American Impressionism · American Women Artists · Essay

Spring Time for American Women Impressionists

The sketchiness of an impressionist painting is often tied to the airiness of the season, the time of day, and the location of the view. Spring time, which has been described as “the sun shining on the rain and the rain falling on the sunshine,” provides ideal scenes of flickering shadows and dewy flowers.[1] As a season full of light, spring was a known favorite of the Impressionists.

Agnes Louise Symmers’s (1882-1941) breezy spring painting of her back yard, The Artist’s Garden, Rye, NY, leads to a waterway in the near distance. In the foreground, the dotted paint strokes capture the lushness of the vegetation, while the flat, thin strokes of blue in the background become a still lake. Here Symmers, who studied at the original Art Students League on 16th Street in New York City with Robert Henri (1865-1929), applies the French Barbizon style to a classic American landscape on the Long Island Sound.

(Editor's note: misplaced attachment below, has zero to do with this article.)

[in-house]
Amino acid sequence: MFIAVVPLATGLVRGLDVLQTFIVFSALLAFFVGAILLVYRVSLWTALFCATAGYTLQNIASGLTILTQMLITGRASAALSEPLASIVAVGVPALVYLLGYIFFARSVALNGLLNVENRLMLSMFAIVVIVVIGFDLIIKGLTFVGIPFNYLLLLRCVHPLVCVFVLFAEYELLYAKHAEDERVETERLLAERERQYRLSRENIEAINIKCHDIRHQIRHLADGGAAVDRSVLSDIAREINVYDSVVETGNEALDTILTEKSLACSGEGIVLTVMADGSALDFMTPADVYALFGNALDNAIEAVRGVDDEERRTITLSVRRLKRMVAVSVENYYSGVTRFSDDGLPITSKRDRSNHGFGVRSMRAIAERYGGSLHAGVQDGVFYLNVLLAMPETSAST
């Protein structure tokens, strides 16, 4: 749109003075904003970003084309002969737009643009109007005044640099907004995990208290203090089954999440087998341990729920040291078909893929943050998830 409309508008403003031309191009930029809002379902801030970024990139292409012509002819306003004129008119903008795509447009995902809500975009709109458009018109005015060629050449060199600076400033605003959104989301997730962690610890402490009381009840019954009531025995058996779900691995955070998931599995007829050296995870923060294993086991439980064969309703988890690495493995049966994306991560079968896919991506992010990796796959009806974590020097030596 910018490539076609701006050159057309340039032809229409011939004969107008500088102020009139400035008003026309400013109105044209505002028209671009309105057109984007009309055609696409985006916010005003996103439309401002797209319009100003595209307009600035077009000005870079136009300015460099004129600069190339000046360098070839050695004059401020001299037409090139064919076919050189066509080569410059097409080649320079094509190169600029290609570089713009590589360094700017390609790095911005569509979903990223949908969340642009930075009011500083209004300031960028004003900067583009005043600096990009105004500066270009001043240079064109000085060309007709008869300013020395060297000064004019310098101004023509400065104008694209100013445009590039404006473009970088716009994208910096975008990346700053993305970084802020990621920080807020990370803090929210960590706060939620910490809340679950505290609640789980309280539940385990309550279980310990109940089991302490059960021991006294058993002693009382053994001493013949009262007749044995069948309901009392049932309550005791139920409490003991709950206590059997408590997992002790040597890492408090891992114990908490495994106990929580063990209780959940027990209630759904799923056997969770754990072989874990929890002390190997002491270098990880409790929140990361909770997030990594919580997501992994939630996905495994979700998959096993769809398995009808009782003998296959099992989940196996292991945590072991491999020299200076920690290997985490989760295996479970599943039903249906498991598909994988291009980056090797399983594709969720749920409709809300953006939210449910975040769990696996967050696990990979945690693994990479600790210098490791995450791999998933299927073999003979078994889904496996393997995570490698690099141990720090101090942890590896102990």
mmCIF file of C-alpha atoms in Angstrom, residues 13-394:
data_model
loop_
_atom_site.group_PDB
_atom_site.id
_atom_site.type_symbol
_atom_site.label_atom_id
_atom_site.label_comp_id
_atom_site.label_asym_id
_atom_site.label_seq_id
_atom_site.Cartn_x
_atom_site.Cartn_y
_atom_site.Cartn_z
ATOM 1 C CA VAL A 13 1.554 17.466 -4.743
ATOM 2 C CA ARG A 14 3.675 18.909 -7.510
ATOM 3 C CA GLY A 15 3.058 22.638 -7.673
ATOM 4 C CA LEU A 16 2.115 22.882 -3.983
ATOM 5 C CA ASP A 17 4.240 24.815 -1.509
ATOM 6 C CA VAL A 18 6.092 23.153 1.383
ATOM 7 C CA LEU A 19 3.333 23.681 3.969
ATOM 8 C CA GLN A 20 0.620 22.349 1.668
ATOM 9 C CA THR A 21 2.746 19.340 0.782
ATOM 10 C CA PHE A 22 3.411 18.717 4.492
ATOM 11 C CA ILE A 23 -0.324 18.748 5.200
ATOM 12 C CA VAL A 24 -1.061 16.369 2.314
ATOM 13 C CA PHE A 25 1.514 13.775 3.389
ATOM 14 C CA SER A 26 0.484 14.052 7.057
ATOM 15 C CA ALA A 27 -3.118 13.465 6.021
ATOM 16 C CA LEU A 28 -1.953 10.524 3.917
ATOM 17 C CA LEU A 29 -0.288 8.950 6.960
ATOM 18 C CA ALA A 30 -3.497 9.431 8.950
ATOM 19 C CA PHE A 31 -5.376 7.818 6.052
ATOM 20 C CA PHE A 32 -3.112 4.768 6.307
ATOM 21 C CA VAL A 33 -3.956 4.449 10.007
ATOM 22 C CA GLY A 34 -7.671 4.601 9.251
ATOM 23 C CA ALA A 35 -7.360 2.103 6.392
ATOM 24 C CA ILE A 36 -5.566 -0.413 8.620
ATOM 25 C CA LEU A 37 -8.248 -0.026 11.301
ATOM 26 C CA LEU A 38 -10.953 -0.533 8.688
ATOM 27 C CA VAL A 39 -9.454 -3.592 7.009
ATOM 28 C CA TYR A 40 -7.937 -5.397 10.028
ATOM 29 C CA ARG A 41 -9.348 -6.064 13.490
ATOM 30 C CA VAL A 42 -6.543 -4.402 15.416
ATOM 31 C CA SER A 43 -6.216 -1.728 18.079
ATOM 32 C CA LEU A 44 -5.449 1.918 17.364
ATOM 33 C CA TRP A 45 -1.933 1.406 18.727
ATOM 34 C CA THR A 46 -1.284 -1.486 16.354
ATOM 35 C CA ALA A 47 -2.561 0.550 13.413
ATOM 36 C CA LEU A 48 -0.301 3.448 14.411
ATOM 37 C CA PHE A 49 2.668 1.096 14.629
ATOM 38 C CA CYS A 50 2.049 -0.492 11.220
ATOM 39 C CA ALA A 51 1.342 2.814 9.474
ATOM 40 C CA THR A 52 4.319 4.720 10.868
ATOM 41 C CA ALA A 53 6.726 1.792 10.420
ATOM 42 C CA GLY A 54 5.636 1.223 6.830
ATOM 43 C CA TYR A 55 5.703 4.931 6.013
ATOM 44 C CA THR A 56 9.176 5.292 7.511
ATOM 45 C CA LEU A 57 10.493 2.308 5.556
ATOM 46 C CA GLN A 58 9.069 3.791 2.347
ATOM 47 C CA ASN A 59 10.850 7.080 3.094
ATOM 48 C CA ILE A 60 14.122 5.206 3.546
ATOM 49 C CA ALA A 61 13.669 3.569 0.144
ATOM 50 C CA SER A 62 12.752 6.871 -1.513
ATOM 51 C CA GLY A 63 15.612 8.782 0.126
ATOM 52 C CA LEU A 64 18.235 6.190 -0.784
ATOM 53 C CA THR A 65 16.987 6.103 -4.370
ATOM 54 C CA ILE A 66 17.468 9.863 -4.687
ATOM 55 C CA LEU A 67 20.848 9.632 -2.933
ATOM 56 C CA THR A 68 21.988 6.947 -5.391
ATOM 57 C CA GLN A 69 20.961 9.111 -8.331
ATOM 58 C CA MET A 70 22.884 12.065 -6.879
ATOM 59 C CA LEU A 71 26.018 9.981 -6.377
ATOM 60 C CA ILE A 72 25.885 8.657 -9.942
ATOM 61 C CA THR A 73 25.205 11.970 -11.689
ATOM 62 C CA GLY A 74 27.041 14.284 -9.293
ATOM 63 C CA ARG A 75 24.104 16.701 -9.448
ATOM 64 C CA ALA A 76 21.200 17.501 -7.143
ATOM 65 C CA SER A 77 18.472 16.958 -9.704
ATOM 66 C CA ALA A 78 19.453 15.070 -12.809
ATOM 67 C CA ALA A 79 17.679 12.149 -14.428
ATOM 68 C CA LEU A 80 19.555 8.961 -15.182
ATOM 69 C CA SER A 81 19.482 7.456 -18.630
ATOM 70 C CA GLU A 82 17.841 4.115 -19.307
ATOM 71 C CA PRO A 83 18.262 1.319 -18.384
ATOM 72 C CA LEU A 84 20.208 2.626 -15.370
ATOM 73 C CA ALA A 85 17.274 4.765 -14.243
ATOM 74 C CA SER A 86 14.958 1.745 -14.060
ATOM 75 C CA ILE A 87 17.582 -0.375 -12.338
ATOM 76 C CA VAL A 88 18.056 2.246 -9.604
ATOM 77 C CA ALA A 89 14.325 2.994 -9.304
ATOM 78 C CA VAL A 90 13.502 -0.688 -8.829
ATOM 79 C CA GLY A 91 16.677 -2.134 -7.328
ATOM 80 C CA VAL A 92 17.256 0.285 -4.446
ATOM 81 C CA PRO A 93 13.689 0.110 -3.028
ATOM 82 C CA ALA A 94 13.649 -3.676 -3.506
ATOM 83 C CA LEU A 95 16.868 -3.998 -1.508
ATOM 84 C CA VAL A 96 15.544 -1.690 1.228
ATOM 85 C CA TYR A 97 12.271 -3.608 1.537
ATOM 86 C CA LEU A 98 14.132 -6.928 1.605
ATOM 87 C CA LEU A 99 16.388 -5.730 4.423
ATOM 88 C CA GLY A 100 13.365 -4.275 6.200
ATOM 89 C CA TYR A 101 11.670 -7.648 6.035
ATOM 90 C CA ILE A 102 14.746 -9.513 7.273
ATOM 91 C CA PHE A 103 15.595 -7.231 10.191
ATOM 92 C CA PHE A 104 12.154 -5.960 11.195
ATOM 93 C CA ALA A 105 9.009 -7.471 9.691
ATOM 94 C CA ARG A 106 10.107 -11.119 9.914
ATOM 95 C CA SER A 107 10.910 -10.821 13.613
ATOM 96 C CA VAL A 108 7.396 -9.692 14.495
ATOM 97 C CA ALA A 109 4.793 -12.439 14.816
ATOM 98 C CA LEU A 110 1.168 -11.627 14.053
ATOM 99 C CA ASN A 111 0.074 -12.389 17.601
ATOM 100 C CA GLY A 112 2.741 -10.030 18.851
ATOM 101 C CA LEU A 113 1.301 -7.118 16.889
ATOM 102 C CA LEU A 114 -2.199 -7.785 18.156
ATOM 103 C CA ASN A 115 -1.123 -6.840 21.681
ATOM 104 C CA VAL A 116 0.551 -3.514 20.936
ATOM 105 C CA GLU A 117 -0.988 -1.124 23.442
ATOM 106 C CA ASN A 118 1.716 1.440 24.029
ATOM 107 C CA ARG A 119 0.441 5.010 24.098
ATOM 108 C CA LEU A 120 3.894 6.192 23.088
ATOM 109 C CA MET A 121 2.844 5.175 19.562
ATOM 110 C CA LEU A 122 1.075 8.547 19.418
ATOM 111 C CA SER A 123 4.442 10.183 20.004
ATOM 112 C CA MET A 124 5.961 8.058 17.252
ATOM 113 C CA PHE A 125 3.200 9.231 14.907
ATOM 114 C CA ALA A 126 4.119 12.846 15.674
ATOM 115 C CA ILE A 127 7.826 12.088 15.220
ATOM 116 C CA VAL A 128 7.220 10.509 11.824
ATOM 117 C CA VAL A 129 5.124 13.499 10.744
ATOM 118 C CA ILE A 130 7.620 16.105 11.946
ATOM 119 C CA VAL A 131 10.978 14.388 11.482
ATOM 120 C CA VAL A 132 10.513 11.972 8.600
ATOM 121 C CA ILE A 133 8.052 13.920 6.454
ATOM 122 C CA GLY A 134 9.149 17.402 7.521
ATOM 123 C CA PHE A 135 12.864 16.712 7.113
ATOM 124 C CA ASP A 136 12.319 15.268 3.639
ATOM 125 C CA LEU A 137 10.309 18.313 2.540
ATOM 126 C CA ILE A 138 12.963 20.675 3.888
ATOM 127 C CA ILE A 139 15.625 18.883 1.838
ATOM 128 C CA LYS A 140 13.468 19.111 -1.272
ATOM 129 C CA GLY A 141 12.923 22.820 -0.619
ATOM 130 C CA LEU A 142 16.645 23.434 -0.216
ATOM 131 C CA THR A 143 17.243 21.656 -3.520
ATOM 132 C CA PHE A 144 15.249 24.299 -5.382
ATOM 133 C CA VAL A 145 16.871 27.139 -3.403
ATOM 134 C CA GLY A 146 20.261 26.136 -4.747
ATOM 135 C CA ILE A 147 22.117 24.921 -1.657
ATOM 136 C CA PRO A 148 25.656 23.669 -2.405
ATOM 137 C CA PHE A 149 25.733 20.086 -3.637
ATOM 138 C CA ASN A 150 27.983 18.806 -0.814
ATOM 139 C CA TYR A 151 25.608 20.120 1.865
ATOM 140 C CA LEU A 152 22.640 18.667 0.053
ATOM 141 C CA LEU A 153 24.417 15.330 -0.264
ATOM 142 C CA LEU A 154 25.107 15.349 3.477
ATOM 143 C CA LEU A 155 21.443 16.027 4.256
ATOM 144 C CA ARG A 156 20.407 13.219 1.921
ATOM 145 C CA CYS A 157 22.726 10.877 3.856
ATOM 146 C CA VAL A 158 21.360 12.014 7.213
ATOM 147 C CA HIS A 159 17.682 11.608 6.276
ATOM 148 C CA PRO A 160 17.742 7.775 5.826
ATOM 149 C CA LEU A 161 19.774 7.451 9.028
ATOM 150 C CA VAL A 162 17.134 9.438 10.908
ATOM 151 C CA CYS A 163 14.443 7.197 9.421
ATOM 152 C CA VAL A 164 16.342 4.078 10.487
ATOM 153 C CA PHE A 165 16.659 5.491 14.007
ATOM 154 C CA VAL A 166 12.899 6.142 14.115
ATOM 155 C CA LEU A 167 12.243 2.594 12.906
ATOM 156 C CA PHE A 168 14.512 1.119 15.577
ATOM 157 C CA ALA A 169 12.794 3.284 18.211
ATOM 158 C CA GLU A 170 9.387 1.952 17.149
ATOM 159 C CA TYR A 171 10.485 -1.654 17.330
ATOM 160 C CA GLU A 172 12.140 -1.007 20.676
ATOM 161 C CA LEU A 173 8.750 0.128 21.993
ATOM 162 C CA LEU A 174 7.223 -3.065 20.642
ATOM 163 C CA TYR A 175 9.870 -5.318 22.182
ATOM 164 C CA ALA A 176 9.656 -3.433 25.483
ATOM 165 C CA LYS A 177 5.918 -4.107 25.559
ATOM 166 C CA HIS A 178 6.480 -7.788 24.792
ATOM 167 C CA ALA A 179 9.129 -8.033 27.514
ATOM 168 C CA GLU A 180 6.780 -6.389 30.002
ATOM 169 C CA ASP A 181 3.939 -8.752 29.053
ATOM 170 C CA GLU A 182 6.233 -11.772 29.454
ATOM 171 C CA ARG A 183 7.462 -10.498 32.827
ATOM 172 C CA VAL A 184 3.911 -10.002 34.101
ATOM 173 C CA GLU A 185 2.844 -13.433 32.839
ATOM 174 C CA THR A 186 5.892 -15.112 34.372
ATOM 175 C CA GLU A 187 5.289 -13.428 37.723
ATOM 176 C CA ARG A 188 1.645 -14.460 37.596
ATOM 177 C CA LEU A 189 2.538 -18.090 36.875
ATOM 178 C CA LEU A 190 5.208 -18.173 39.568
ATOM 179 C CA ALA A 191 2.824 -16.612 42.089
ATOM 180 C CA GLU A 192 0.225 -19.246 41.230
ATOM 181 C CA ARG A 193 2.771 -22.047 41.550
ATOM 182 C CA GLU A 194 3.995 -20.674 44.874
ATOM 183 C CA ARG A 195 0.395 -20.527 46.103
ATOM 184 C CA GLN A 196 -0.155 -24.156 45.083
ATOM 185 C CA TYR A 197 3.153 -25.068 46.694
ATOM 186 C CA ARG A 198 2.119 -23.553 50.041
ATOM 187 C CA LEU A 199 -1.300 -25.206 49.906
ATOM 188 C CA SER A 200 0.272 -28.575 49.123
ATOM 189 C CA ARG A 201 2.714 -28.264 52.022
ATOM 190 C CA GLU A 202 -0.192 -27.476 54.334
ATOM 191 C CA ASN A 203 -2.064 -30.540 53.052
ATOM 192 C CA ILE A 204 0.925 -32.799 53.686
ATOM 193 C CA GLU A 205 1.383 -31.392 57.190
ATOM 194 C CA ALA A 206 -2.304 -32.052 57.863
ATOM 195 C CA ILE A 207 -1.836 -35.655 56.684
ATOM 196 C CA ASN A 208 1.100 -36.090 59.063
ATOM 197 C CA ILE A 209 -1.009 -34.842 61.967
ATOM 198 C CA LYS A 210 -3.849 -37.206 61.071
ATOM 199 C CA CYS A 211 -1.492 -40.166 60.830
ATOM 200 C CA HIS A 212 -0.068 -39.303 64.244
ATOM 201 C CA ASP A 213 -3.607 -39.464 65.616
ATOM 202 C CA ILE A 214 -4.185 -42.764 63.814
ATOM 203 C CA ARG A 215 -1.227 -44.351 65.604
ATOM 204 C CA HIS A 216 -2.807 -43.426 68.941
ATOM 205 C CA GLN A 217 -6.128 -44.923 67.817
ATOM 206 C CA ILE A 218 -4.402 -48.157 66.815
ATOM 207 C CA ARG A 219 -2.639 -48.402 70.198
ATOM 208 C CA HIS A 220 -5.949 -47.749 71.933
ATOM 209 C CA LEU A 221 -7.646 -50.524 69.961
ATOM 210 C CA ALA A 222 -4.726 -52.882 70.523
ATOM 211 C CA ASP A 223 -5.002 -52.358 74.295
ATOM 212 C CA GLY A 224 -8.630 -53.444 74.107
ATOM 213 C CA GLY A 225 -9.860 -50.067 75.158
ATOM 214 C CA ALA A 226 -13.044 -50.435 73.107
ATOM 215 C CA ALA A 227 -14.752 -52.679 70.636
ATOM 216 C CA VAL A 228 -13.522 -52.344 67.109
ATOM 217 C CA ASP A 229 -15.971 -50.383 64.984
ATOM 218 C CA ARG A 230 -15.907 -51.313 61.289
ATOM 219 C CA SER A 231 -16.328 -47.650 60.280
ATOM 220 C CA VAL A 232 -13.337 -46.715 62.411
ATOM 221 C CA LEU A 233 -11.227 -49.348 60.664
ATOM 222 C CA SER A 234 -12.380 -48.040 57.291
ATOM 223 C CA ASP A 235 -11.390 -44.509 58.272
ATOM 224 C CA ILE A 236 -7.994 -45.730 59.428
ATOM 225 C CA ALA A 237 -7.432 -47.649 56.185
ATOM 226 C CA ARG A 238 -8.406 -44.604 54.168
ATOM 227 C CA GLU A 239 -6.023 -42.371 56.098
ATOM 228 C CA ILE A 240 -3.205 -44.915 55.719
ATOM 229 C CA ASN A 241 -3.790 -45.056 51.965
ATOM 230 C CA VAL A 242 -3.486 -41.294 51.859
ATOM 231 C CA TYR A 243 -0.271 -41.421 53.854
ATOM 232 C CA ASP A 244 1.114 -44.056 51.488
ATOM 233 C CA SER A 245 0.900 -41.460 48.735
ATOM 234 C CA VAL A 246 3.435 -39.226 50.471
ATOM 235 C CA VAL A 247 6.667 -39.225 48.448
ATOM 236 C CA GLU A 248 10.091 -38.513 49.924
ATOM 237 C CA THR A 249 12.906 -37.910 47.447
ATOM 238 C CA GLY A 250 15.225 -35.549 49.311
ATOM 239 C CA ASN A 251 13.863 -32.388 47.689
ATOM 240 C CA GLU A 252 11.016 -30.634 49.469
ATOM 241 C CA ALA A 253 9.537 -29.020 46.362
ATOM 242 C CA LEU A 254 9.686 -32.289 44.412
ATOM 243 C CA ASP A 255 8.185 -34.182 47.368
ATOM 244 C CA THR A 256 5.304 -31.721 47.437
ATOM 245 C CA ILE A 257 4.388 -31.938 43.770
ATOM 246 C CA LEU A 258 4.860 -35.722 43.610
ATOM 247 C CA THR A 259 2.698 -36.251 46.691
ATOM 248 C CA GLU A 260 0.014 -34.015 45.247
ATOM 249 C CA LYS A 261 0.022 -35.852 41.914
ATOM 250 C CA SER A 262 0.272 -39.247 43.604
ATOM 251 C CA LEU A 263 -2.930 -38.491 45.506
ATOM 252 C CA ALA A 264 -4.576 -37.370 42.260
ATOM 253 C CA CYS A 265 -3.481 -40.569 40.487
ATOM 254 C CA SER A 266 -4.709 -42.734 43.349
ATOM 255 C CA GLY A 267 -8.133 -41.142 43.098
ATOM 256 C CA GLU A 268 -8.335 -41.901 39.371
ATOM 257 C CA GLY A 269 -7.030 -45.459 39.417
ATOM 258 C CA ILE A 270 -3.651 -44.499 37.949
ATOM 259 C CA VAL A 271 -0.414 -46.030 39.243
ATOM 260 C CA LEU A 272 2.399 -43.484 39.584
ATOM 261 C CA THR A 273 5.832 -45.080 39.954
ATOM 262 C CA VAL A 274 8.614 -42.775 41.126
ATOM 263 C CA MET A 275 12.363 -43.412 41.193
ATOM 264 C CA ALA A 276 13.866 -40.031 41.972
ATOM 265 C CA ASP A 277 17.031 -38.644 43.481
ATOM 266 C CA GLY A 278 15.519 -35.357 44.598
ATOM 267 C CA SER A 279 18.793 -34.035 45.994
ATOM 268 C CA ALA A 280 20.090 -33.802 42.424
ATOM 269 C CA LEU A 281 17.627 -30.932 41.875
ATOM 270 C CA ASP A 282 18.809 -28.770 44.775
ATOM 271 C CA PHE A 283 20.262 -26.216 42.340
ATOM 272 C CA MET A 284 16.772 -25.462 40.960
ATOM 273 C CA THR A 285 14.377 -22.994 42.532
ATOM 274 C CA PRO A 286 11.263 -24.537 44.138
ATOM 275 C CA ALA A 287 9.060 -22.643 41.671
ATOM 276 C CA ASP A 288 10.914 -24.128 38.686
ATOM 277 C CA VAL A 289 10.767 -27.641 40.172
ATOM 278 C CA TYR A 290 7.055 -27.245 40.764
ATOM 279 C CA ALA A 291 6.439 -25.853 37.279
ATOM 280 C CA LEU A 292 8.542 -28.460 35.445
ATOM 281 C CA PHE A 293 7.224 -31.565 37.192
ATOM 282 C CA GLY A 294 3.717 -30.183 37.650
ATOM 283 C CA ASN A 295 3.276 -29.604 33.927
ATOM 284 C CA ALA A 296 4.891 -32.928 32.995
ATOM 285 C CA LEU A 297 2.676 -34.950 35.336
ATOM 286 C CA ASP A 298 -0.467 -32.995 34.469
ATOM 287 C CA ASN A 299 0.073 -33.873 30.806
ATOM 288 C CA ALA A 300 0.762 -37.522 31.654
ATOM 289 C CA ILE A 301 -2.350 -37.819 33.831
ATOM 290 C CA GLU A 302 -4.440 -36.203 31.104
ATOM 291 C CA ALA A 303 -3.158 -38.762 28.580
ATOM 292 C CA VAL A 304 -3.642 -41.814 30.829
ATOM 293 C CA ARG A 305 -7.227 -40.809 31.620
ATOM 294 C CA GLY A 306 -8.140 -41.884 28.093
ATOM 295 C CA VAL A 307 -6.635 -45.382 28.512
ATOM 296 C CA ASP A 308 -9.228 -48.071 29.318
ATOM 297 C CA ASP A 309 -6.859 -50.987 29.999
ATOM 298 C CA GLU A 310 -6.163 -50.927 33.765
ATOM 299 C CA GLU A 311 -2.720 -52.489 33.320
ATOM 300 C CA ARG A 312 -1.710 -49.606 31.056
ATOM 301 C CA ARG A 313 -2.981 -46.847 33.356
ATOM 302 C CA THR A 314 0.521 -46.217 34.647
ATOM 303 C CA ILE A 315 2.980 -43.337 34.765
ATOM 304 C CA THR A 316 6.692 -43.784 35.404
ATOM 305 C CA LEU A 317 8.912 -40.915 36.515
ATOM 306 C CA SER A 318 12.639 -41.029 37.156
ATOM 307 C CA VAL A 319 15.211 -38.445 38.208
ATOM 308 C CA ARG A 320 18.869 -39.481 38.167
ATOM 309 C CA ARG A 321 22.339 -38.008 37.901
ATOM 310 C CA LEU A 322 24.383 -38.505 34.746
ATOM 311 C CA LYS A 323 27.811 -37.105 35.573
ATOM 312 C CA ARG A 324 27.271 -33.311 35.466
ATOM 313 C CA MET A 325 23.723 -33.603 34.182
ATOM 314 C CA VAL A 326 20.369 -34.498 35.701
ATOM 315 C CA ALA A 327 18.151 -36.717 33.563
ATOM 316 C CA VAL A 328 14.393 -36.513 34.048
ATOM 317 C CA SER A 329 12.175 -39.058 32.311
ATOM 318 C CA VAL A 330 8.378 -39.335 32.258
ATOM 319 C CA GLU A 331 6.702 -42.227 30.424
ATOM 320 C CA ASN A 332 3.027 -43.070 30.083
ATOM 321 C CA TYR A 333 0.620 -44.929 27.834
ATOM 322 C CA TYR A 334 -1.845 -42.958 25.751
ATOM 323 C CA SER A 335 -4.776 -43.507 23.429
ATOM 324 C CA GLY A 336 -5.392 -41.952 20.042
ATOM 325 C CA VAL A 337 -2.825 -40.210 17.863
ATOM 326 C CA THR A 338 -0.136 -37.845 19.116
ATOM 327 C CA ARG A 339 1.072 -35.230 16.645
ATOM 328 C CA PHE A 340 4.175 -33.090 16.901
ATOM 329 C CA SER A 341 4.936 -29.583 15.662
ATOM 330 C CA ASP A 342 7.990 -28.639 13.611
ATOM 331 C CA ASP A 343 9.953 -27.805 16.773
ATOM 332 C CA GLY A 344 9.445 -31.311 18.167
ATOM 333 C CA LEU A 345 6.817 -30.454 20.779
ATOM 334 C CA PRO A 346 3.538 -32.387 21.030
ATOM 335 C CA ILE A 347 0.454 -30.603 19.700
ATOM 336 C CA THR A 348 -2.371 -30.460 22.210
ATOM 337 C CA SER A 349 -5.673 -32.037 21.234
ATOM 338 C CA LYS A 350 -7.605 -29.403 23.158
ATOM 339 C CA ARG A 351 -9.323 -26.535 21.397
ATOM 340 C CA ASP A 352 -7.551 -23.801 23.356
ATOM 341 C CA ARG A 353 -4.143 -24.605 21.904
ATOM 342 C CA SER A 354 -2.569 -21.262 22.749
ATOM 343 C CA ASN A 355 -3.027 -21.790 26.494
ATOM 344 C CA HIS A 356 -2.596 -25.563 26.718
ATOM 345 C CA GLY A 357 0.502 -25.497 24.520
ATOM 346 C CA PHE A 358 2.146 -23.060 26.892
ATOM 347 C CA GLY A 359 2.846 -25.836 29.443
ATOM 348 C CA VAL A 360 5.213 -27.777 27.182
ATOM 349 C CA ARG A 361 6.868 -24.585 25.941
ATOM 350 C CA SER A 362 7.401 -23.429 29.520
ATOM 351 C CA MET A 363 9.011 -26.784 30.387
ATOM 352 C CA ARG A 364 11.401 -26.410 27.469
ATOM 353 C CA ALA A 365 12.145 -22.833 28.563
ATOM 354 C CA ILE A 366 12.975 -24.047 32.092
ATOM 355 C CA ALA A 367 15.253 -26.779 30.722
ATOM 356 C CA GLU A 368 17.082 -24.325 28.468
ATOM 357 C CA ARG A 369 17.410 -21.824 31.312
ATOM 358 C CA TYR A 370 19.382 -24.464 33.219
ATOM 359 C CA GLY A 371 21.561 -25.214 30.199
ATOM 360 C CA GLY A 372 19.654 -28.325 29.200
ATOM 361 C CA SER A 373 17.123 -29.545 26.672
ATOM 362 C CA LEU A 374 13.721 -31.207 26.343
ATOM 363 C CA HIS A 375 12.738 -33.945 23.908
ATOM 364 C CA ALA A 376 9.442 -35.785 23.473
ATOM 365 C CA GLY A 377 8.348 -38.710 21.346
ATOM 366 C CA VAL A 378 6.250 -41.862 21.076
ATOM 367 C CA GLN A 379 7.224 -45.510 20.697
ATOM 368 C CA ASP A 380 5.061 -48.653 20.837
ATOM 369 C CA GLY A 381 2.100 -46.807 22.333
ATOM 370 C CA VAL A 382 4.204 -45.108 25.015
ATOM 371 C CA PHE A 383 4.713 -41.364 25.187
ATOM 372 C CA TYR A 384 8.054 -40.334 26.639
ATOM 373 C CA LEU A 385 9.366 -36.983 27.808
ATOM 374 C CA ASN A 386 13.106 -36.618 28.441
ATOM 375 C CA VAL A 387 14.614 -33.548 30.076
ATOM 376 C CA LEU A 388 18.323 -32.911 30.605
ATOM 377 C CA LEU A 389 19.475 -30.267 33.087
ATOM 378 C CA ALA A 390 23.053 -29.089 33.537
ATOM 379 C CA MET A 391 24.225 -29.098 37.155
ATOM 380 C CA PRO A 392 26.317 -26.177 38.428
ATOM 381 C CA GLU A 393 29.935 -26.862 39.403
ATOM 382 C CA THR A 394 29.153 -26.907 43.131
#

In Spring in Central Park, Laura Trevitte Horne (1891-1958) fabricated an exaggerated impasto that envelops the viewer in florid abundance. The brushstrokes in the blossoming trees swirl in a vortex while again the greenery in the foreground is comprised of thin ‘jabs’ of paint. These strategies of differentiation, which Horne learned at the National Academy of Design under George Bridgman (1865-1943) in New York City, create variety within the recognizable style of Impressionism.

Lastly, in a later scene titled House in a Mountain Landscape, the artist Hazel Barker Hayes (1894-1984) updated turn-of-the-century Impressionism through her use of even looser and broader strokes and color planes. The pithy accents of yellow throughout give the effect of spring flowers and the way they suddenly appear overnight. The brush strokes in these canvases, like the season they portray, bloom with cheer and optimism.

Lizzie Frasco

[1] Frances Hodgson Burnett, The Secret Garden (Frederick A. Stokes: August 1911).


Agnes Louise Symmers (1882-1941), The Artist’s Garden, Rye, NY, oil on canvas, Hawthorne Fine Art.


Laura Trevitte Horne (1891-1958), Spring in Central Park, oil on canvas, Hawthorne Fine Art.


Hazel Barker Hayes (1894-1984), House in a Mountain Landscape, oil on canvas, Hawthorne Fine Art.




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